Teach About Climate Change With These 24 New York Times Graphs

The New York Times Learning Network
Wednesday, March 20, 2019 - 16:00

Title: Statistics Across Subjects: Teach With Graphs From The New York Times

Date: Wednesday, March 20, 2019

Time: 04:00 PM Eastern Daylight Time

Duration: 1 hour


Teaching students how to read, interpret and question graphs, maps and charts is a key 21st-century skill. Join us for this free webinar as we explore how to teach and learn with the award-winning graphics from The New York Times.

In this teaching resource, they have gathered 24 graphs previously published elsewhere in The New York Times that relate to climate change. In the first section, they will discuss teaching strategies for using these graphs in the classroom. In the second section, they will present a collection of graphs organized by topic: melting ice, rising seas, changing ocean temperature, changing air temperature, rising carbon emissions, impacts on humans, intensifying storms and contradicting attitudes.

Graphs pop up everywhere these days — not just in old media like textbooks, state exams and newspapers, but also on YouTube and Facebook, Instagram and Pinterest. Yet they still serve the same age-old purposes: to inform and persuade — and, occasionally, to misinform. That means students are most likely interacting with statistics and visualized data not just in school, but in their everyday lives as well. Do they have the tools to understand these graphs, evaluate their reliability and draw logical conclusions?

Each week on The Learning Network, we spotlight a new Times graph — on topics ranging from pop music and sneakers to climate change and college costs — as part of our “What’s Going On in This Graph?” On Wednesdays, teachers from the American Statistical Association provide live facilitation to help students notice, wonder and deepen their analysis. And on Thursdays, our A.S.A. partners provide additional background about these graphs and relevant statistical concepts. Plus, as of this spring, we’re collaborating with Desmos, the online graphing education resource, to bring our graphs to even more classrooms.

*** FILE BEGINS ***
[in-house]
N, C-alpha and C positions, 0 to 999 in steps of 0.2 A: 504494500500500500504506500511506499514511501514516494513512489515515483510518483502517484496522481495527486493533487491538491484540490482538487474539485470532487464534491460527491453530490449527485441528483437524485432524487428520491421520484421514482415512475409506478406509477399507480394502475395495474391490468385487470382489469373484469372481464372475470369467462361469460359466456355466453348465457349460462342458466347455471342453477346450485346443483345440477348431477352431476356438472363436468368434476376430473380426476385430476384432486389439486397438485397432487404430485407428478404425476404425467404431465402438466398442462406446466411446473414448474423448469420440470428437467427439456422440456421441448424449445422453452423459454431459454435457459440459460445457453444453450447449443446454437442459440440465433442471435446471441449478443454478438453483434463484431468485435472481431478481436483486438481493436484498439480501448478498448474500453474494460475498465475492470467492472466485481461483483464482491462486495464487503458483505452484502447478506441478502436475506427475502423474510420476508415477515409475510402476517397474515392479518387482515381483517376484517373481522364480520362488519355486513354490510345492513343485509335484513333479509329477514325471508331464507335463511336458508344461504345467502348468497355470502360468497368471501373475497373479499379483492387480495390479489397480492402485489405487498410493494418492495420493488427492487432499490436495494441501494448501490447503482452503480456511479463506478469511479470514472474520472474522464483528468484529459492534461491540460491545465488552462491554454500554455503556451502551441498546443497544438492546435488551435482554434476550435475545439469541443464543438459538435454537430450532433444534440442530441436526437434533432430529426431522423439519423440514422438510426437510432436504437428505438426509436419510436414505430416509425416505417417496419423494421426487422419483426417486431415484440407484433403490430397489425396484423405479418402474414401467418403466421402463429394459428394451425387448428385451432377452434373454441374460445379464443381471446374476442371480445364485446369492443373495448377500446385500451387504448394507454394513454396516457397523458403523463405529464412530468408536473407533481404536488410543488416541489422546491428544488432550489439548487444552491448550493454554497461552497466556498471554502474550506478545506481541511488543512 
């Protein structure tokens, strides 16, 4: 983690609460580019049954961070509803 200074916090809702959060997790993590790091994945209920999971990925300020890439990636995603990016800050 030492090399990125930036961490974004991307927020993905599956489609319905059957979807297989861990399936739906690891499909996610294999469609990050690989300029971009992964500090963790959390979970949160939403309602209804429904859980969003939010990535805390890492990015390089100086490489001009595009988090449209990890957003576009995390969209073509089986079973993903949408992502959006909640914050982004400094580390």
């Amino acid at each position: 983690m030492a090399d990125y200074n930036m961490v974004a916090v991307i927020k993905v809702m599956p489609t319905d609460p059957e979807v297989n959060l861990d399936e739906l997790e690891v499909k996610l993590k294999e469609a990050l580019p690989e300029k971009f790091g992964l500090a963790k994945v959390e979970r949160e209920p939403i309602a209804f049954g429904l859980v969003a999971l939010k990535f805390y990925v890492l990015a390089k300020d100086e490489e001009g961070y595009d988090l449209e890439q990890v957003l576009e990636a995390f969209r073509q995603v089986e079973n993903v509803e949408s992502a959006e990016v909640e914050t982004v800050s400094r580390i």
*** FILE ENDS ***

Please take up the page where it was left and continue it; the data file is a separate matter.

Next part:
Join educators from The Learning Network, the A.S.A. and Desmos, as well as guest teachers and students, as we discuss ways to teach with graphs across the curriculum.   

Register Now to join our LIVE webinar or to receive a link to stream the recorded webinar on-demand.


Michael Gonchar
Editor, The Learning Network
The New York Times

Michael Gonchar is the editor of the The Learning Network and produces “What’s Going On in This Graph?” He is a former New York City high school humanities teacher and instructional coach, and has a background in social studies education.

Sharon Hessney
Mathematics Teacher

Sharon Hessney is an A.S.A. member and a Boston math teacher. She curates the graphs for “What’s Going On in This Graph?”, writes the releases, and coordinates the online moderators.

Dan Meyer
Chief Academic Officer

Dan Meyer explores the future of math, technology and learning as the chief academic officer at Desmos. He taught high school math to students who didn’t like high school math and has advocated for better math instruction on CNN, Good Morning America and TED.com.


Image Source: 2018 Arctic Report Card: Less than 1 percent of Arctic ice has survived four or more summers, Climate.gov